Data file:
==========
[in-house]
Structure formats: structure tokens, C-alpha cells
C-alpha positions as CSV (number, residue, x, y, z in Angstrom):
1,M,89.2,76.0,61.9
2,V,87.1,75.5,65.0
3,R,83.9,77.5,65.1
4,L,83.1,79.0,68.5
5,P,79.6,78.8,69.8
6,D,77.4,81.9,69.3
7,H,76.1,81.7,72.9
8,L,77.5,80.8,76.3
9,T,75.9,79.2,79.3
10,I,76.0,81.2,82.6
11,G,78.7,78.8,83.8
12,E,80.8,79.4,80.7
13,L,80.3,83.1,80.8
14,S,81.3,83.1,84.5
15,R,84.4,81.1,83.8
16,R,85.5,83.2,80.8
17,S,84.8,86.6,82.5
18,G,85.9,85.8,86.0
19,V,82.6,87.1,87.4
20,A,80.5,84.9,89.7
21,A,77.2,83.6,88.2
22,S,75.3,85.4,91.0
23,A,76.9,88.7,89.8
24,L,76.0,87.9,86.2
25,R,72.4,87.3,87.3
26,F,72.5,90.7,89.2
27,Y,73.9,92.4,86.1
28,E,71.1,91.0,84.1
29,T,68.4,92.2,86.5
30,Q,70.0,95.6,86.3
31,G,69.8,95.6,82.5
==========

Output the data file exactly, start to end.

[in-house]
Structure formats: structure tokens, C-alpha cells
C-alpha positions as CSV (number, residue, x, y, z in Angstrom):
1,M,89.2,76.0,61.9
2,V,87.1,75.5,65.0
3,R,83.9,77.5,65.1
4,L,83.1,79.0,68.5
5,P,79.6,78.8,69.8
6,D,77.4,81.9,69.3
7,H,76.1,81.7,72.9
8,L,77.5,80.8,76.3
9,T,75.9,79.2,79.3
10,I,76.0,81.2,82.6
11,G,78.7,78.8,83.8
12,E,80.8,79.4,80.7
13,L,80.3,83.1,80.8
14,S,81.3,83.1,84.5
15,R,84.4,81.1,83.8
16,R,85.5,83.2,80.8
17,S,84.8,86.6,82.5
18,G,85.9,85.8,86.0
19,V,82.6,87.1,87.4
20,A,80.5,84.9,89.7
21,A,77.2,83.6,88.2
22,S,75.3,85.4,91.0
23,A,76.9,88.7,89.8
24,L,76.0,87.9,86.2
25,R,72.4,87.3,87.3
26,F,72.5,90.7,89.2
27,Y,73.9,92.4,86.1
28,E,71.1,91.0,84.1
29,T,68.4,92.2,86.5
30,Q,70.0,95.6,86.3
31,G,69.8,95.6,82.5